In the following years, I drifted in and out of college as I searched for hope. During that time, I was blessed to marry a wonderful woman. Lindsay was patient, saw my struggles, and loved me anyway, but we soon learned that my challenges impacted our marriage in ways we didn’t expect. I had rigid routines, struggled with clear communication, and often became distant from her. I also struggled to maintain steady employment, either inadvertently choosing jobs with toxic environments or simply struggling to keep up the same pace as my coworkers. Again, I felt alone.
In 2020, the COVID-19 pandemic lockdowns kept my wife and me cooped up in a small apartment in Florida, and we began to see my behaviors in all their intensity. We realized I needed professional support. Although I’d seen a therapist (someone without Autism expertise) on and off for years, something was still missing. One night, after a long argument with my wife, I was browsing the internet for resources to help with communication in marriage, and I found a video about undiagnosed Autistic adults with marital problems. It felt like providence; the speaker in the video seemed to be describing me perfectly. Hesitantly, I brought it to my wife: could this be what we overlooked?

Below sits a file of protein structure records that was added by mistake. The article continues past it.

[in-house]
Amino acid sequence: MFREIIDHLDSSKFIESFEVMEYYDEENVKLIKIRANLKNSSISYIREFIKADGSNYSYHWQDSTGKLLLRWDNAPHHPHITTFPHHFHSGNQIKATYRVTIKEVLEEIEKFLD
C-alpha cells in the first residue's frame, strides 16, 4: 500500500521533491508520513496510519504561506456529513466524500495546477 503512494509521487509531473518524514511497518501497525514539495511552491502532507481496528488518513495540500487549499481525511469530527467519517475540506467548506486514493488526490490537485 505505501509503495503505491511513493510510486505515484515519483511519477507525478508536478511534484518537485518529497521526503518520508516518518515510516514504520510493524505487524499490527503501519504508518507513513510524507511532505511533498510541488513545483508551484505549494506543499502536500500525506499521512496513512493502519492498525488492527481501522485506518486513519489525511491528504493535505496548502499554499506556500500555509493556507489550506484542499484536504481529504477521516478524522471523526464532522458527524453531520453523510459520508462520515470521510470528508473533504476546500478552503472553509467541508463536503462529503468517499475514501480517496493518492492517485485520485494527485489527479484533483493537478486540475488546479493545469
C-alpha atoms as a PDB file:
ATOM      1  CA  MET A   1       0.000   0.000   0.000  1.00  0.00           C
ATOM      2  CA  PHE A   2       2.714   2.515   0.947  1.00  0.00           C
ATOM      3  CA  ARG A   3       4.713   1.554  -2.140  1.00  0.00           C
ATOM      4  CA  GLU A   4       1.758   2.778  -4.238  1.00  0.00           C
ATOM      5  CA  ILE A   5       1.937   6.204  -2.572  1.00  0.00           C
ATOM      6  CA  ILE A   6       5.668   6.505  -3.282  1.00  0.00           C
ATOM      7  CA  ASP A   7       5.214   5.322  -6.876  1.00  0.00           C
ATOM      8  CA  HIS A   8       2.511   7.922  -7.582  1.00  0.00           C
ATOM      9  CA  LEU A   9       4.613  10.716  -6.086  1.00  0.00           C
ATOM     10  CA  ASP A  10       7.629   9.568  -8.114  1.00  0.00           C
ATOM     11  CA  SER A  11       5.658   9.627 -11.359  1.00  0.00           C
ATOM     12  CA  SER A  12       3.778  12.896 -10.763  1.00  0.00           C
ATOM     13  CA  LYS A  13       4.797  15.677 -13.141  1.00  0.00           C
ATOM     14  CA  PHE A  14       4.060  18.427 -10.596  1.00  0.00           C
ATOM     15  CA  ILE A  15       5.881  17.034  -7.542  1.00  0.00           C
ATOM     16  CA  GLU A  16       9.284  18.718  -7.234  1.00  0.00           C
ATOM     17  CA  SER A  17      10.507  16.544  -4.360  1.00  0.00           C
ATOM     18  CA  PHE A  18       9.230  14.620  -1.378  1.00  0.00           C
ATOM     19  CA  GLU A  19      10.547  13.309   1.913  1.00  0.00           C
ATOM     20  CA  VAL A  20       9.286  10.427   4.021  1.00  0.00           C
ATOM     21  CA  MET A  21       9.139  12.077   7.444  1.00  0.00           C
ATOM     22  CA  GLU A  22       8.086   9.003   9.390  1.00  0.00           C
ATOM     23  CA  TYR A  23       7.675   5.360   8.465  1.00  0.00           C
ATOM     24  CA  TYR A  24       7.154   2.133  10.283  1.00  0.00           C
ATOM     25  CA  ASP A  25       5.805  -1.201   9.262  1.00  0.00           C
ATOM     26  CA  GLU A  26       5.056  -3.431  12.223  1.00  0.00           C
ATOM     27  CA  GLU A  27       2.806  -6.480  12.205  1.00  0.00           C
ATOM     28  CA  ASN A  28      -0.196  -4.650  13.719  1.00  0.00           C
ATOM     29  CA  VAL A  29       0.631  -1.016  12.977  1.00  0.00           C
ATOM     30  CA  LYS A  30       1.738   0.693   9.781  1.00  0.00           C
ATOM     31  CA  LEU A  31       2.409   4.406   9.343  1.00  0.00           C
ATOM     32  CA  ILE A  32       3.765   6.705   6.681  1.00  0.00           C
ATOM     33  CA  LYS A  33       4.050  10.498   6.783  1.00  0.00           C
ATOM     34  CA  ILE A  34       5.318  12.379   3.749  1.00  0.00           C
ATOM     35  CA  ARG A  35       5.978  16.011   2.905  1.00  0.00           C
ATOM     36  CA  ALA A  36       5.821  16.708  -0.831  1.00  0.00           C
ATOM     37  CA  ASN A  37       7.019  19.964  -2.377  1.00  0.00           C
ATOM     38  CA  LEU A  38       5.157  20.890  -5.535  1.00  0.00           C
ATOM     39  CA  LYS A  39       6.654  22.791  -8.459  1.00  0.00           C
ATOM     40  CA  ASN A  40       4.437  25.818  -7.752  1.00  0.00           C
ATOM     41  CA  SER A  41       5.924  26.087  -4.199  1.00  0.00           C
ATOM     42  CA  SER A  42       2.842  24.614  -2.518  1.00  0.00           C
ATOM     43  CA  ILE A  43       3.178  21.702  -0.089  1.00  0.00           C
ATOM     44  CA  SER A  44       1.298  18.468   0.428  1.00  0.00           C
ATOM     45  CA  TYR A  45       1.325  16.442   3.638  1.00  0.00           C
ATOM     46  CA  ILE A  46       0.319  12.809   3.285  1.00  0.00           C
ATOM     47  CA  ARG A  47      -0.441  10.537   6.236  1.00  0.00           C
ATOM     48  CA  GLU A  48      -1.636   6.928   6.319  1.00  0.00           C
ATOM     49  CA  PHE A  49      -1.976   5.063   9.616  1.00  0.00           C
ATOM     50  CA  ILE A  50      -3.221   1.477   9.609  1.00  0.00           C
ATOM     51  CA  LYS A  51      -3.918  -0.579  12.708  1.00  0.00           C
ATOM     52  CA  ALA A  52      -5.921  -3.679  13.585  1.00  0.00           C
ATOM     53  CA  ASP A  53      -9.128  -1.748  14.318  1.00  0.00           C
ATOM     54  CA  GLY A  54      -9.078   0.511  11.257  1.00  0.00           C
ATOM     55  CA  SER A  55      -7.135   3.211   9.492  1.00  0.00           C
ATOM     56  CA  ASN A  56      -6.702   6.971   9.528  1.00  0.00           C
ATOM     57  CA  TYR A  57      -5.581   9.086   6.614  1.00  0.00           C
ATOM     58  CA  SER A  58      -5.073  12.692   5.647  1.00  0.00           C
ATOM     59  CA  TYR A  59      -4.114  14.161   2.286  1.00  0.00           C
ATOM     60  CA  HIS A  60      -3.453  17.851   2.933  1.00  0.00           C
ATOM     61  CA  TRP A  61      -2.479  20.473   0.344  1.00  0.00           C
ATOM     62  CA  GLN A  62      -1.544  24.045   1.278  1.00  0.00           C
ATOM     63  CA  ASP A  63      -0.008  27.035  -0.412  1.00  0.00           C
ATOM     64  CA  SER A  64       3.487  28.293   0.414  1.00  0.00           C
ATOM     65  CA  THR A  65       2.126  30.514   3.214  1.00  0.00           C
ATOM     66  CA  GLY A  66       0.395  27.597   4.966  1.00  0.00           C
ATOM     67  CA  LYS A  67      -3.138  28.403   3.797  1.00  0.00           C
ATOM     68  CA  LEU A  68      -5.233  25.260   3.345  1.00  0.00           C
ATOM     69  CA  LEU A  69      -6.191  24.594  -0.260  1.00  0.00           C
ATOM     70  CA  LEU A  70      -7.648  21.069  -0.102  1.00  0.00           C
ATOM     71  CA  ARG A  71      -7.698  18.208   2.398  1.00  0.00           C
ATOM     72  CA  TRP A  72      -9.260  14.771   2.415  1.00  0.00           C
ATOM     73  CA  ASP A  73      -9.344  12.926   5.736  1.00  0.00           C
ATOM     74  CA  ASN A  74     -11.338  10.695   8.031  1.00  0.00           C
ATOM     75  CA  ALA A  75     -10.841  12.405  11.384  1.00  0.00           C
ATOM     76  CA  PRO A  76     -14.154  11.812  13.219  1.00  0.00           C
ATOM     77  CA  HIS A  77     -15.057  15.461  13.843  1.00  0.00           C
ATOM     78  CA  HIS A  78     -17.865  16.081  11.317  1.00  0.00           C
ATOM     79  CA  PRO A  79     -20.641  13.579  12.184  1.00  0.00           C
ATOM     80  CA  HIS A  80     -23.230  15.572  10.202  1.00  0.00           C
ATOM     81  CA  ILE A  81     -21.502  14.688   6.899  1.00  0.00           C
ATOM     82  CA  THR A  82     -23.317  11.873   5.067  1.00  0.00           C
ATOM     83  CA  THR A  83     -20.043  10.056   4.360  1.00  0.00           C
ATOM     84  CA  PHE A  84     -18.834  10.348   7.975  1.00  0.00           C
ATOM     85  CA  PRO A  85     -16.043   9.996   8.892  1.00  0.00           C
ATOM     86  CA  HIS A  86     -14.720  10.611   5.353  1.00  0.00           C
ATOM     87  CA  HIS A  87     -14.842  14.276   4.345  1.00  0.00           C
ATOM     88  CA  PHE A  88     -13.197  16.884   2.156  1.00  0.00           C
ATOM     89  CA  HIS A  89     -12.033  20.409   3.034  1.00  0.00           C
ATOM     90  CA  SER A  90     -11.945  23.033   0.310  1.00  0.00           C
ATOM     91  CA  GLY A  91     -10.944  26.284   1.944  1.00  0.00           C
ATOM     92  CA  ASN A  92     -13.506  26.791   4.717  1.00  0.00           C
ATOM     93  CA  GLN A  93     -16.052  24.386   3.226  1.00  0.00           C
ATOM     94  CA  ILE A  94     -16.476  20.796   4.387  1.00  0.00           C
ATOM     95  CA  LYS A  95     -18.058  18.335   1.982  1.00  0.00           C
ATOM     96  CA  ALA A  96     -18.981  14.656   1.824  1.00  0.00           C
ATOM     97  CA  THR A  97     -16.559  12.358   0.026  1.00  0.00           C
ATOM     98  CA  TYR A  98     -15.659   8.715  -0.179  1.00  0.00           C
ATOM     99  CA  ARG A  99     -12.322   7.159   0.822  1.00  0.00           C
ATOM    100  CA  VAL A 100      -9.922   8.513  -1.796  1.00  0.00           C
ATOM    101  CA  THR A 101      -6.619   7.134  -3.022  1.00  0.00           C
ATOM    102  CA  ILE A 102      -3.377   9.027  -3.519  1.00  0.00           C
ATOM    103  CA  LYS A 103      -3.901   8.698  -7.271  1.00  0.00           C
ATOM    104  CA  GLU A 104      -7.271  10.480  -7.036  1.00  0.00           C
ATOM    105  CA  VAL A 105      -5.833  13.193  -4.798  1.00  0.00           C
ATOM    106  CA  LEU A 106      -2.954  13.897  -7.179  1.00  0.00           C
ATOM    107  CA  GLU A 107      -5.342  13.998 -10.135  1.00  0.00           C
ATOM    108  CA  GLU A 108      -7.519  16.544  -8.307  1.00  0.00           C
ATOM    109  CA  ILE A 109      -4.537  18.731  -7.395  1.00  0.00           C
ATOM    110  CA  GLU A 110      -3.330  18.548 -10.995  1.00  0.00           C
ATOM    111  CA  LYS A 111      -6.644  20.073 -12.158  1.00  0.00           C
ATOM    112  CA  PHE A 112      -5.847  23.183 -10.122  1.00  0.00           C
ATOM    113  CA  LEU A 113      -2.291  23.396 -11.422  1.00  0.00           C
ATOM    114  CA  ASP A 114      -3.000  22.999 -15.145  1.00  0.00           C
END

Autism affects more people than you might think, and getting a diagnosis as an adult is difficult. First, you need to find a professional who is qualified to screen adults, and they tend to be rarer than child specialists. The testing that follows is emotionally, physically, and even financially draining (adult testing is rarely covered by insurance). But I did it, and though it had taken until I was 32 to discover, the results were clear: I am Autistic.
The specialist asked me point-blank: What do you want in life?
While the process of getting a diagnosis was challenging, the support that came with the diagnosis was entirely worth it. I began meeting with a specialist who started by helping me identify what was missing in my life. To be a better husband, a better communicator, and a hirable employee, I needed to cultivate happiness and healing. But how? During one particularly raw session, the specialist asked me point-blank: “What do you want in life?” Without hesitation, I blurted out, “I want faith.” Of all the things I could have said in that moment, the word “faith” surprised me. I’d always had an interest in religion, but I lacked a community that truly felt like my own, and my specialist had created a safe enough space that those feelings of longing could finally rise to the surface. After a lifetime of masking my feelings and trying to fit in, this invitation to decide for myself what kind of person I wanted to be was revolutionary.